Tom Hooper's Les Misérables: All Over the Map

So I saw Tom Hooper's film version of Les Misérables a few nights ago,'s very up and down. It has too many phenomal moments to be bad, and too many bad moments to be good. A lot of reviews have touched on the main points: Anne Hathaway as Fantine is absolutely fantastic and whoever cast Russell Crowe as Javert must have been really high, drunk, or both. I feel especially conflicted since I grew up loving the stage version: it is and more or less always has been my favorite musical. I know the music inside and out, so it was with both excitement and trepidation that I went to see the film version.

Warning, spoilers below!

Les Misérables, often abbreviated Les Miz or Les Mis (I use the former spelling), is an interesting musical for a variety of reasons. It was written in 1980 when sung-through musicals were all the rage, as epitomized by Andrew Lloyd Weber, and tends to stretch its performer's vocal ranges. It is also, of course, based on the novel by Victor Hugo (so this film is an adaptation of an adaptation which is itself, arguably, a fictionalization of historical events), which features scenes of war and takes place across France. Basically it's meant for the stage but at the same time not perfectly suited for the stage either. By creating a film version of the musical, the difficulties with the stage version are exchanged for an entirely different set of difficulties.

There is much potential for this to be an excellent film, yet it just doesn't get there. On occasion the film really breaks loose and uses the full freedom and flexibility a camera offers, but more often than not it's as if the cinematographer (and director?) are trying to create a film version of the stage production, instead of just creating a film. Several, if not most, of the solos are done as a single take that often leave them feeling flat and uninteresting. When the camera is allowed to really break free from the shackles of theatrical staging the results are astounding, such as the case in "Look Down" where the camera follows Gavroche through the streets of Paris (it's a truly incredible scene). Unfortunately, for every "Look Down" there are several "Bring Him Home" single take songs that are just boring.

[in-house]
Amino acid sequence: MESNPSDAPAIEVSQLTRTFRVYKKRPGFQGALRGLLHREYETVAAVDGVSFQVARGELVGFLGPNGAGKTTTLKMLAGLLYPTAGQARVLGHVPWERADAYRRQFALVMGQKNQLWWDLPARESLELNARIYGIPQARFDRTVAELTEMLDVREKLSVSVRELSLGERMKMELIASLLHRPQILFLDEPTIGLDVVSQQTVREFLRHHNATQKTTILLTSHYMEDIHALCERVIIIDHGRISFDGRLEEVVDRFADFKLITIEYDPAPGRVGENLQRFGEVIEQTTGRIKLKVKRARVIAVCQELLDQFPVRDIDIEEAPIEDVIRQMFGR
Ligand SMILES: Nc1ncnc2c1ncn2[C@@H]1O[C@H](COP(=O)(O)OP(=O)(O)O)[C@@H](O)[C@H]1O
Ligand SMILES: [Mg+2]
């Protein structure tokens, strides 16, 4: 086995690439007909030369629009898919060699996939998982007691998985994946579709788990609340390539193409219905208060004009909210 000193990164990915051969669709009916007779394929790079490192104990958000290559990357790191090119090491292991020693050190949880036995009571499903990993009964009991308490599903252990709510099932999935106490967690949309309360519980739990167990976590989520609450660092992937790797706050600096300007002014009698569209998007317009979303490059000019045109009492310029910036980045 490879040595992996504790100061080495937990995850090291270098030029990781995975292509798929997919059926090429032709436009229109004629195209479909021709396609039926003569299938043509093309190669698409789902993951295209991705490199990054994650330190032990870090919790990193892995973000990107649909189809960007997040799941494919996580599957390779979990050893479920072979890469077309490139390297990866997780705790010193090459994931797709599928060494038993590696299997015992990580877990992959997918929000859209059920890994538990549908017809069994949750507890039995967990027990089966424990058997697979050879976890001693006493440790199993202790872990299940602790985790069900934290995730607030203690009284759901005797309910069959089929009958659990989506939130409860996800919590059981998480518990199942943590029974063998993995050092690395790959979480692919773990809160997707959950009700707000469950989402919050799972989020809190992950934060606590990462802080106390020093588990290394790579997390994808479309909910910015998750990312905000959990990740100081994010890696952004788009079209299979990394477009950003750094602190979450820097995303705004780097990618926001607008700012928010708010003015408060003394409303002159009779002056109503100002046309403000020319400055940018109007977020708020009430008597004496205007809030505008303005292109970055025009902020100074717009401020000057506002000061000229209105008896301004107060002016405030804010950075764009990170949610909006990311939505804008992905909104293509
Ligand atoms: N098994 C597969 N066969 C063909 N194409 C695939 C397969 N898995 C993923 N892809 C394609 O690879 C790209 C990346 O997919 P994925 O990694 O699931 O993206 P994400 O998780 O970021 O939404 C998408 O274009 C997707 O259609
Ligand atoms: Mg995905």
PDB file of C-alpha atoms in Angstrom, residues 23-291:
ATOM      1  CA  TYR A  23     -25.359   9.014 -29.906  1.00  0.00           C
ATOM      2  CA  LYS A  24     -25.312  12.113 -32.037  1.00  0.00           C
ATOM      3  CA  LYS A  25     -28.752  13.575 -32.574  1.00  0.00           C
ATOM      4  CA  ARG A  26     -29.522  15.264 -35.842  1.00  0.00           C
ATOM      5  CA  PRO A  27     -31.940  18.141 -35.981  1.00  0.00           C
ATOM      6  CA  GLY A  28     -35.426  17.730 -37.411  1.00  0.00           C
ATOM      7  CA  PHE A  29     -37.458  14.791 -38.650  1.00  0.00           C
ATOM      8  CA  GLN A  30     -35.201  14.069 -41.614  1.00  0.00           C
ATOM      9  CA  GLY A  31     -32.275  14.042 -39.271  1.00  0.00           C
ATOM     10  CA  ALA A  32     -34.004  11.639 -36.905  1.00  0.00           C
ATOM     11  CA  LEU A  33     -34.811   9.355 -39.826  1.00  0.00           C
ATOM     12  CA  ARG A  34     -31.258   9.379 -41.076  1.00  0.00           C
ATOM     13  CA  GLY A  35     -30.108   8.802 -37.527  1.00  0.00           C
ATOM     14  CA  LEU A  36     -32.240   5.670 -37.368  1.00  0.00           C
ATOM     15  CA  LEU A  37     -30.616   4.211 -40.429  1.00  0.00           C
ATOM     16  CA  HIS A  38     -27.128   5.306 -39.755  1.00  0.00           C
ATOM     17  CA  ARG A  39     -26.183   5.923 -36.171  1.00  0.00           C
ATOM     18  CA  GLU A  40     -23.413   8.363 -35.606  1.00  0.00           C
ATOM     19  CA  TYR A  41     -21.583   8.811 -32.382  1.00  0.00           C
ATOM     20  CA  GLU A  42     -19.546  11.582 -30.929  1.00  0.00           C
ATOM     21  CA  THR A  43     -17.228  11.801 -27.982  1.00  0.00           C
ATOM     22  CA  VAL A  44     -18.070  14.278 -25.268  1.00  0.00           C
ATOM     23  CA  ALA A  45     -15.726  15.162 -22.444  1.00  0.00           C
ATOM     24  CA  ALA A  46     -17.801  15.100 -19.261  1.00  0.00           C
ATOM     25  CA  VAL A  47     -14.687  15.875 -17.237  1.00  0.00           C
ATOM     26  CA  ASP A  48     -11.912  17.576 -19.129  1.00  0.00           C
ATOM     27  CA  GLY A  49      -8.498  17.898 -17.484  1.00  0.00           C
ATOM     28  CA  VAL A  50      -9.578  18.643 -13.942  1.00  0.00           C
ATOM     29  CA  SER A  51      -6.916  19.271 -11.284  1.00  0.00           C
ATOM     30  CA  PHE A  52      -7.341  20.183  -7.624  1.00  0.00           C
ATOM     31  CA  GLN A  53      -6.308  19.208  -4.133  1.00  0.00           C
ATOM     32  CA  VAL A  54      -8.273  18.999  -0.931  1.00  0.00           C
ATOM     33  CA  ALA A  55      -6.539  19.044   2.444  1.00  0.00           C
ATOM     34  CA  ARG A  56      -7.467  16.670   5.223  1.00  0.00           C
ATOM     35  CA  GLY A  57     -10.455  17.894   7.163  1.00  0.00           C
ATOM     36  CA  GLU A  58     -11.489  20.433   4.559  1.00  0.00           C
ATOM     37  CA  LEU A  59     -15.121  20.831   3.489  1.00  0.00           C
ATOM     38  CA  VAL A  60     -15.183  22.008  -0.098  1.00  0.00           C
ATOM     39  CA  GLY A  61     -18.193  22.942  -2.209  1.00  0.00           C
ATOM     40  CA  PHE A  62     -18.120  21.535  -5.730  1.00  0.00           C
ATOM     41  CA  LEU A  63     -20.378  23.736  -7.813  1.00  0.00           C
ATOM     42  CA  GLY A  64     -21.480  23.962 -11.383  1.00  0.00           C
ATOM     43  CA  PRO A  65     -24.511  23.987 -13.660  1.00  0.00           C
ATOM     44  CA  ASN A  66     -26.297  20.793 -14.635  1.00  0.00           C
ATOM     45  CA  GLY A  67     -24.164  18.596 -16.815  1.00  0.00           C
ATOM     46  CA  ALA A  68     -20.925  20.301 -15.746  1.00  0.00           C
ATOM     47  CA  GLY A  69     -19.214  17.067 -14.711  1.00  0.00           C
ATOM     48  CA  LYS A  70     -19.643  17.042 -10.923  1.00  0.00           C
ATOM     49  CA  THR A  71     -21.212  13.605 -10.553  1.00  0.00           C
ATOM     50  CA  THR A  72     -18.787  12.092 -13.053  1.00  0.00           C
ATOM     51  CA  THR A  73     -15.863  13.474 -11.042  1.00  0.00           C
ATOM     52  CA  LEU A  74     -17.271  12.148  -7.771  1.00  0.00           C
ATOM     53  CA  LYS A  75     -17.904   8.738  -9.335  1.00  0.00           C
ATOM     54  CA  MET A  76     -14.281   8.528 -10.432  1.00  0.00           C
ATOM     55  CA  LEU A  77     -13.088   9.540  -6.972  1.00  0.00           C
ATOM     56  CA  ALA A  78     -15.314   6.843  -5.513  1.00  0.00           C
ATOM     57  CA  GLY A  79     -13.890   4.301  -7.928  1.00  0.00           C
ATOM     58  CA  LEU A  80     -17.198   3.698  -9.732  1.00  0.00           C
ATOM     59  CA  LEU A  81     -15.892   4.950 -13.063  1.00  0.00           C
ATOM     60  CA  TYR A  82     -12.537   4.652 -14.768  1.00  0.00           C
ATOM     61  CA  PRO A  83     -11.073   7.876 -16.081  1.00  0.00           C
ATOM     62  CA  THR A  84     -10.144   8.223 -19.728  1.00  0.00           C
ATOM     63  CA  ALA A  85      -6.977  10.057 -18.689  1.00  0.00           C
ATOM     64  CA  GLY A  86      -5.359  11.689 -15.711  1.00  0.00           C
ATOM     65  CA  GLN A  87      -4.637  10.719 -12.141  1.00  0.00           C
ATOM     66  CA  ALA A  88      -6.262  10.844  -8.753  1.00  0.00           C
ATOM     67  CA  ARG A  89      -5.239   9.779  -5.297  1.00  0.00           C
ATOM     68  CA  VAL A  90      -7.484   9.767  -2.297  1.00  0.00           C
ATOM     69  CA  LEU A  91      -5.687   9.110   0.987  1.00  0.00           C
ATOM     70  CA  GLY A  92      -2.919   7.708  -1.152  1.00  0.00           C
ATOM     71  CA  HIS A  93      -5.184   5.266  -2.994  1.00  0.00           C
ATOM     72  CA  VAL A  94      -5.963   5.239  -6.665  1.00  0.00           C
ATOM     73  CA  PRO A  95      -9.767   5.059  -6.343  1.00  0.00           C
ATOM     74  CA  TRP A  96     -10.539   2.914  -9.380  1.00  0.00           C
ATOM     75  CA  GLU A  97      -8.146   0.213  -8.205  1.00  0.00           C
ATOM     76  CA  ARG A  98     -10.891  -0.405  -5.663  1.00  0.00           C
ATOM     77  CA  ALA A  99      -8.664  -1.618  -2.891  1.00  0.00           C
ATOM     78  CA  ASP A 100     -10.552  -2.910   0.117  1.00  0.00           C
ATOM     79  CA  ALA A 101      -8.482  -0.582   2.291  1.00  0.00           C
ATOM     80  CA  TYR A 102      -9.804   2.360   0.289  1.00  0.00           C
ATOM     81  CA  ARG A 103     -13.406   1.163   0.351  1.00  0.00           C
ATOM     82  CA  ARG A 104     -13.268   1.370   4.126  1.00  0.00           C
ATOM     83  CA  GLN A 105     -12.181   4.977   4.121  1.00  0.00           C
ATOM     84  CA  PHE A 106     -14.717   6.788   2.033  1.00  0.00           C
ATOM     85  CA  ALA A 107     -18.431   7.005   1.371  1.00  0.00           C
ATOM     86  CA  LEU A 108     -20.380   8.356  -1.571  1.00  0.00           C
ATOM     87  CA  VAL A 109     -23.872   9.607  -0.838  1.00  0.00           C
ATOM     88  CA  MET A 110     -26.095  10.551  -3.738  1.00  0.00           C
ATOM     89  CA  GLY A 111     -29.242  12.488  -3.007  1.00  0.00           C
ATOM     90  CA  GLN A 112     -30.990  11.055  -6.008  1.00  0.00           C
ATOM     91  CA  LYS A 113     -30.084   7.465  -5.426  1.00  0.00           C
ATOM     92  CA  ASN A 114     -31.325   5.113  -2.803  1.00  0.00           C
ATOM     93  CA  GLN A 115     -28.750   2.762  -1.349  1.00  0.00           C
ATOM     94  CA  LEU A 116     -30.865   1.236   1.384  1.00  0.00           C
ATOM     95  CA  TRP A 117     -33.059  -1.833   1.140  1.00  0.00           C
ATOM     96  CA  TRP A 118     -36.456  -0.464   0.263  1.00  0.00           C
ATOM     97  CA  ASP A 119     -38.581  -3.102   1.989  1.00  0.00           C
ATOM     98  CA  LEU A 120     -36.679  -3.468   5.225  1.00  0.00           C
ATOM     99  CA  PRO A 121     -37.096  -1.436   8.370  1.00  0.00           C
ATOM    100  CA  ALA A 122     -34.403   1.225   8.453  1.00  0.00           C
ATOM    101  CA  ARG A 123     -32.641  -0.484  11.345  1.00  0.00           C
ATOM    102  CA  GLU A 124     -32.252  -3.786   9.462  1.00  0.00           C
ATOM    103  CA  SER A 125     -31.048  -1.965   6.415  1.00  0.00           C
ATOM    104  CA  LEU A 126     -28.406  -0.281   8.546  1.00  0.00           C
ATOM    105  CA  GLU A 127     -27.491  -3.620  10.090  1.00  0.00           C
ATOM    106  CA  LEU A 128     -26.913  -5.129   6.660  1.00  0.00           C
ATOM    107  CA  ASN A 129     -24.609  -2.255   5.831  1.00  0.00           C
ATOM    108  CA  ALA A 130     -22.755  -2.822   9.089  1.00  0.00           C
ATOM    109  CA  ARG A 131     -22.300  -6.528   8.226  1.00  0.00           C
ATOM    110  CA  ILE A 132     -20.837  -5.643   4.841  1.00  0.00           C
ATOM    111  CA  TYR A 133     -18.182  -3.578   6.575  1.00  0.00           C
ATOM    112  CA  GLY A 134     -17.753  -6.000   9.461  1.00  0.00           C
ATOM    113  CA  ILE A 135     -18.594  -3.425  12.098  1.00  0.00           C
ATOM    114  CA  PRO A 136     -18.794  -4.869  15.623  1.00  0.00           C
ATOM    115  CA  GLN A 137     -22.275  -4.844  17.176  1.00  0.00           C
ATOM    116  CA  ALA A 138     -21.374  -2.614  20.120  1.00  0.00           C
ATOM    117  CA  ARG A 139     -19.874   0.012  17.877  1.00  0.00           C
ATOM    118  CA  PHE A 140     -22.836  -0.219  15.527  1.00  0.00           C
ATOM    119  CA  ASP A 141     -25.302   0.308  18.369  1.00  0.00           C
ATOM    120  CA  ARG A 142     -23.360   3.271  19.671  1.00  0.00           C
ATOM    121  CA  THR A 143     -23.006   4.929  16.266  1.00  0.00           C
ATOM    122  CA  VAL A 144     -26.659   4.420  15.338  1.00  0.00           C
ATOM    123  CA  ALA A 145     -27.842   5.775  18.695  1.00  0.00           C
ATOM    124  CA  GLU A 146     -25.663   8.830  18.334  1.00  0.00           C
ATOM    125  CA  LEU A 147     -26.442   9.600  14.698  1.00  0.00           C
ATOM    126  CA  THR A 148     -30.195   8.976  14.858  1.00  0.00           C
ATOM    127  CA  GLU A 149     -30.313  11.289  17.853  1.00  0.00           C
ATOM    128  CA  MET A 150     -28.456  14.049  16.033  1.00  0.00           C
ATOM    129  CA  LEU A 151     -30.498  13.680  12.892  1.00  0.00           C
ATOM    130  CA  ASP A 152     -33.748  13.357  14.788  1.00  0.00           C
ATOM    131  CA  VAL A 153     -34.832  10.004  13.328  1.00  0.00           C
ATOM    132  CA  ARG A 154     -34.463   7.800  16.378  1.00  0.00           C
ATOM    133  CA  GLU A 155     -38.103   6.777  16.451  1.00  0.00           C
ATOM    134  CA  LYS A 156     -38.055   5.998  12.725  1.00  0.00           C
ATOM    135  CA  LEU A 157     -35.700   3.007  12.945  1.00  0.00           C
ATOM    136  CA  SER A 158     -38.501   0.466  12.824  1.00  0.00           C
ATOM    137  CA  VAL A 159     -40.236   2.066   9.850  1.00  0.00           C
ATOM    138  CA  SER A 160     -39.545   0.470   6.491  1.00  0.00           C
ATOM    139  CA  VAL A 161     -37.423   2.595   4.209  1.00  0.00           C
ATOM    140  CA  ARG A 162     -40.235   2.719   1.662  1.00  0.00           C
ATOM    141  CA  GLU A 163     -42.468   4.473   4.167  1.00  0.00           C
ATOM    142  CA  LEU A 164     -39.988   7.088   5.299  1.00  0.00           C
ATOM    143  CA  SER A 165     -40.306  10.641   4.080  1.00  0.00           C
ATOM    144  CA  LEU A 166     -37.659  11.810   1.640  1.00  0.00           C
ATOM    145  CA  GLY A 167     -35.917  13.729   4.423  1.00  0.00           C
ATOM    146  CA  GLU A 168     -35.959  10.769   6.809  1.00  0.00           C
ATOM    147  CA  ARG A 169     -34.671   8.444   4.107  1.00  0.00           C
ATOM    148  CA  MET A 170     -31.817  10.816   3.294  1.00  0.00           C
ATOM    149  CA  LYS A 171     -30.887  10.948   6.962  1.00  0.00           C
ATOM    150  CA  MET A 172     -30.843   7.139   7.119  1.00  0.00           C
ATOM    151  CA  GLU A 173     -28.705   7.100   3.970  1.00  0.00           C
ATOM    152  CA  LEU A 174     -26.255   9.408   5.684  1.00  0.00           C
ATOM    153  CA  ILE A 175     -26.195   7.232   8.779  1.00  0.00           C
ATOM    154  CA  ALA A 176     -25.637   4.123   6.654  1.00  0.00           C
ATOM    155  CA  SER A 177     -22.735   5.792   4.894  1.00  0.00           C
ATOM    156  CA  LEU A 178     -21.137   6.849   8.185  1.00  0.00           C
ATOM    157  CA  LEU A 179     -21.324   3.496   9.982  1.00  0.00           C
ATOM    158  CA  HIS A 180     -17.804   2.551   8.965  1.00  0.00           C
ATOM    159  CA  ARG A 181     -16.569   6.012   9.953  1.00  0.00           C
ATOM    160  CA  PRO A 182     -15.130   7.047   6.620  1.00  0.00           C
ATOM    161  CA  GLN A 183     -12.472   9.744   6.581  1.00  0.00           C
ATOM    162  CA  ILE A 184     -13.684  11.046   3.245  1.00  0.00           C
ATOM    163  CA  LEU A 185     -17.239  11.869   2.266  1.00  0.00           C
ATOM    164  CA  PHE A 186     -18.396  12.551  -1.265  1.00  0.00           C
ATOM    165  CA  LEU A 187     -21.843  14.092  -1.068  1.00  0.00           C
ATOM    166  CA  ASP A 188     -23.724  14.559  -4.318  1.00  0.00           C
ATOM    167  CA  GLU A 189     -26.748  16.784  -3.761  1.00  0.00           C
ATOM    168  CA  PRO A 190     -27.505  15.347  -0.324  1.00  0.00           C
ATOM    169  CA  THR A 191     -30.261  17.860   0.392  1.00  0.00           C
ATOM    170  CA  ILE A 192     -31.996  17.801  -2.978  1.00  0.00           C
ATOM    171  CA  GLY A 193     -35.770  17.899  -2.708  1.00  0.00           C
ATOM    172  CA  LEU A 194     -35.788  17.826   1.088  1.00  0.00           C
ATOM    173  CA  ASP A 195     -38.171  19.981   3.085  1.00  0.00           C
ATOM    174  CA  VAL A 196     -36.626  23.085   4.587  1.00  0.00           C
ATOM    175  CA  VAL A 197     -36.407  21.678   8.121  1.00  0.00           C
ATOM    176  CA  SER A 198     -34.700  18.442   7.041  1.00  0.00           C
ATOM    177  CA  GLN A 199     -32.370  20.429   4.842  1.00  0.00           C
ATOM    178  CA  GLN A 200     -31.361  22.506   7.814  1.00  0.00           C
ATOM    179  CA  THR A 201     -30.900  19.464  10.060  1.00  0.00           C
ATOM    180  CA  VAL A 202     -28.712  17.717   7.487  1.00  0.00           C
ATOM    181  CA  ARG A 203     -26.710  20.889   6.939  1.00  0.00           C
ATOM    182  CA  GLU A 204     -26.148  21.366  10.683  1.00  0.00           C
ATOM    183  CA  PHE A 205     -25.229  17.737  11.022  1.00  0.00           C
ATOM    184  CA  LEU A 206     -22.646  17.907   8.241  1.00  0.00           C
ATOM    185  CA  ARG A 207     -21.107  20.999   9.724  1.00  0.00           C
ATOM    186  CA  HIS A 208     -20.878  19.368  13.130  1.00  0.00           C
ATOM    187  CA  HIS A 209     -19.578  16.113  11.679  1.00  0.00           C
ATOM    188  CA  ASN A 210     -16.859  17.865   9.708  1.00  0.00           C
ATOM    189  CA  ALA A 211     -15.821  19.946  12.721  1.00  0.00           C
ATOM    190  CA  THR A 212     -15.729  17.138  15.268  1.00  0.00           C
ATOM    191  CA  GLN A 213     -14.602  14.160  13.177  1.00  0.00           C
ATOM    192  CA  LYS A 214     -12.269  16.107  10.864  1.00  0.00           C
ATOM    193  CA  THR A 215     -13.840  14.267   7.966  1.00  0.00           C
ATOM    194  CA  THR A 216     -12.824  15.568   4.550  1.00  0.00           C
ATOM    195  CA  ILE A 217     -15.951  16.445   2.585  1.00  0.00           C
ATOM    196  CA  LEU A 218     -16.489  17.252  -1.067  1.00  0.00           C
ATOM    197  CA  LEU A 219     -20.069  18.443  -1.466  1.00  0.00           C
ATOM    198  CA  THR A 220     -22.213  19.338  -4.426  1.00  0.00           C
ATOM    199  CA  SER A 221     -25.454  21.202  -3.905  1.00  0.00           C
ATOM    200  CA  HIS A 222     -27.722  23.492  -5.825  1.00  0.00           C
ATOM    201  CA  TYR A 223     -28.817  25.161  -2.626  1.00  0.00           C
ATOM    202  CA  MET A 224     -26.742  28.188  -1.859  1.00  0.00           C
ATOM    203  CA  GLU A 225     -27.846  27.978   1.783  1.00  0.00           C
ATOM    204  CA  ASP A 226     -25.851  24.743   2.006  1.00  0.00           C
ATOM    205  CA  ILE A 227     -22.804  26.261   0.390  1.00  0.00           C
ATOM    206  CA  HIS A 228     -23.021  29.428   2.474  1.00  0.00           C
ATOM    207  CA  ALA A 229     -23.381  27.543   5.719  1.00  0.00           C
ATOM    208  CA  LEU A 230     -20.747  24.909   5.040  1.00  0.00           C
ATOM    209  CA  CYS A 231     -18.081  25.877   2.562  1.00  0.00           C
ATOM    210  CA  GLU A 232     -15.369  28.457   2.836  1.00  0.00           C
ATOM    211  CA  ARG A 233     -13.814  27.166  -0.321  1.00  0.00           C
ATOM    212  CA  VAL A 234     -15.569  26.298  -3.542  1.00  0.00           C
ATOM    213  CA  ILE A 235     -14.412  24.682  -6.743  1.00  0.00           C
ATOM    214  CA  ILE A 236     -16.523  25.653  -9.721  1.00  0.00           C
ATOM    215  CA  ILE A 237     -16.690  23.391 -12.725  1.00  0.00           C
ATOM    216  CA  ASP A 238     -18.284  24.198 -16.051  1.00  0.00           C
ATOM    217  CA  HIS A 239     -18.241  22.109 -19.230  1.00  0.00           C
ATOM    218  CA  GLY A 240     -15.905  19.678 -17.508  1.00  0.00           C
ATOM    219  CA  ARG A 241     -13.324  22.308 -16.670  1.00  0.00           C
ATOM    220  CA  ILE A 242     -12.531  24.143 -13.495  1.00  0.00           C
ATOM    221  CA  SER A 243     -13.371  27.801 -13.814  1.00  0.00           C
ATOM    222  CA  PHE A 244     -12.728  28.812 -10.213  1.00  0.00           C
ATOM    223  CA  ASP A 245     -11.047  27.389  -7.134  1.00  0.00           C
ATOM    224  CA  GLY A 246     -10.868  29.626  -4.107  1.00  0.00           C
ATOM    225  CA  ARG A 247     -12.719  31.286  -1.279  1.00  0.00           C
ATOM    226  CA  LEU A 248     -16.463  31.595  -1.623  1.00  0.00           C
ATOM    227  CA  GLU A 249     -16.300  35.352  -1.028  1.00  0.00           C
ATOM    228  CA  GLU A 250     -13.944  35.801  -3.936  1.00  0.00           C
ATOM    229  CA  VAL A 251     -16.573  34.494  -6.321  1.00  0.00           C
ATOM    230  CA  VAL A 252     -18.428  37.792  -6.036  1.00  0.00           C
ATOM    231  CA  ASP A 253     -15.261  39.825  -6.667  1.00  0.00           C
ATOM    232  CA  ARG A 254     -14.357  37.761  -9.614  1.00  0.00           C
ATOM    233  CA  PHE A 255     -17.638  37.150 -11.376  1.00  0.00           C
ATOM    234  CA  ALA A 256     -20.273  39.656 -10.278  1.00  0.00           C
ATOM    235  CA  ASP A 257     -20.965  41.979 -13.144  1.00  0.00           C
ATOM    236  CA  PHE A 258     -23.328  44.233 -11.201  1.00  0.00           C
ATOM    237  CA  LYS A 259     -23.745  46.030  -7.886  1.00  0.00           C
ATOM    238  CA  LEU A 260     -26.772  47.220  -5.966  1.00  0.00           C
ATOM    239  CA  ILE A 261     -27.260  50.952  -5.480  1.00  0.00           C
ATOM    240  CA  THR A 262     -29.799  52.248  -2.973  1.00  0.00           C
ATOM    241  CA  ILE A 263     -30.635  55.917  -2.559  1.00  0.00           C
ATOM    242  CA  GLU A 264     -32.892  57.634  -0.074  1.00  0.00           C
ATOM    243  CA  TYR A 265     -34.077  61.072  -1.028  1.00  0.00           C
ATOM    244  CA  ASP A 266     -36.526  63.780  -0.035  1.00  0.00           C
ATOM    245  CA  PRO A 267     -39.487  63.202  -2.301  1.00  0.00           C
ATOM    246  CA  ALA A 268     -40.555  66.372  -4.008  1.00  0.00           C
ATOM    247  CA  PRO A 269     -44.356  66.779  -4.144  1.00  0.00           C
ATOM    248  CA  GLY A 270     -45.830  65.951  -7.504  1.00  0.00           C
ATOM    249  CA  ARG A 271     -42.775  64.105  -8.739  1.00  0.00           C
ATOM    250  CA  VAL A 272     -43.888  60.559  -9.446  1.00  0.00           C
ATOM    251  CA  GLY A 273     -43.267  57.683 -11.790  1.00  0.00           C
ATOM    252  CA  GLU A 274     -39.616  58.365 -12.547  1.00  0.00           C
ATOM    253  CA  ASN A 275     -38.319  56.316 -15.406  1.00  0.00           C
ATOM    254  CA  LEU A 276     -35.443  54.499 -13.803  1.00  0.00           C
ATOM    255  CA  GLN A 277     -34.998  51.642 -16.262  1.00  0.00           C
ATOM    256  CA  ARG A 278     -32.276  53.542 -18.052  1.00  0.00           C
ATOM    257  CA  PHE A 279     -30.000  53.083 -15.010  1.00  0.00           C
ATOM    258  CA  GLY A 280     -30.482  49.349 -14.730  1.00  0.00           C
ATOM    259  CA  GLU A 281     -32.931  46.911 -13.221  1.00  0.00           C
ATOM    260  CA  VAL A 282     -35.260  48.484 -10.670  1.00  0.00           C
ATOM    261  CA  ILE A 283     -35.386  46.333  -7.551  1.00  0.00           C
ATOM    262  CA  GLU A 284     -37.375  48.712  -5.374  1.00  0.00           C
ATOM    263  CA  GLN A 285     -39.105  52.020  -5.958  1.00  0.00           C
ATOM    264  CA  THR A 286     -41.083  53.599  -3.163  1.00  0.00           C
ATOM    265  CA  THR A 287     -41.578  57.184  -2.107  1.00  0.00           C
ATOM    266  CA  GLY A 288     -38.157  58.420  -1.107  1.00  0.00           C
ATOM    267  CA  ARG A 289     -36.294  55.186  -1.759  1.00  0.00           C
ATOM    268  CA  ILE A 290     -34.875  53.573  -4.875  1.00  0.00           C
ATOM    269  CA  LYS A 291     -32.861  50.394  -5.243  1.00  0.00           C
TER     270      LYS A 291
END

Another issue is Tom Hooper's decision to have all of the actor's sing their songs live while filming, as opposed to re-dubbing them in a studio after the fact as is usually done. I get what he was trying to do: make the performances seem more spontaneous and to allow the physicality of the actors and their musical performance blend together seamlessly. It's a good idea in theory, but this approach requires even more musical talent from the actors. To put it bluntly, the majority cast simply wasn't talented enough to make this approach work.

The worst performer, by far, was Russell Crowe as Javert. He wasn't just bland or boring, he was downright horrible, and I don't say this out of any hatred for the actor as I think he is very talented in general. But this specific performance...atrocious. Listening to him sing it's obvious he comes from the pop world, which is to say he hasn't been formally trained in classical vocal styles. This would be fine for most film musicals, but Les Miz isn't most musicals and Javert isn't most roles. To add insult to injury, even if Crowe had had formal training, his voice is simply wrong for the role. Javert needs a sharp, almost harsh, tone, but Crowe has a very soft and warm sound. Suffice to say, Crowe's performance was so bad it was painful to watch at times.

Turning to Hugh Jackman as Valjean, things look better. Hugh Jackman has a pretty good voice, and obviously has the acting chops as well, yet he doesn't quite pull off the role of Valjean. In this case I credit it to the role just being out of Hugh Jackman's reach. This is most obvious in "Bring Him Home," which, to be fair, is an incredibly difficult piece. It's a song that has to be very delicate and soft, yet the song extends pretty high in pitch. Hugh Jackman starts out way to powerfully for what the song requires, and it seems to me that it's because he's struggling (the louder you sing, the easier it is to hit notes at the upper end of your range).

It's not all doom and gloom though, there were three performances that I thought were excellent, and one pretty good one: Fantine, Marius, Gavroche, and the Thénardiers. Gavroche, as played by a 12 year old Daniel Huttlestone, was uniformly excellent and almost single-handedly elevated "Look Down" into one of the best numbers in the entire film. Eddie Redmayne as Marius was also very good. His rendition of "Empty Chairs at Empty Tables" was just heartrending and gave me a new appreciation for the character. Although not quite to the level of the others, Sacha Baron Cohen and Helena Bonham Carter as the Thénardiers were still thoroughly entertaining.

Finally we come to Anne Hathaway as Fantine. What a revelation! She is by far the best reason to go see this film, and I sincerely believe she deserves an Oscar for her performance. The rawness and emotional frailty that Hathaway brought to the character is just astounding; this is my absolute favorite performance and interpretation of the character I've seen in any format. I wish I could embed her entire performance in "I Dreamed a Dream", but this TV spot is the best I could find. It doesn't do the scene justice either because this scene as a whole is greater than the sum of its parts.

I would say that Anne Hathaway is why it's worthwhile to see this film, even though she's only on screen briefly. The best scenes in the film are mostly the scenes that she is in. She is the reason to see this film, flat-out, and it is because of her performance that I still believe that Les Miz could make for an amazing film adaptation, even if this film isn't it.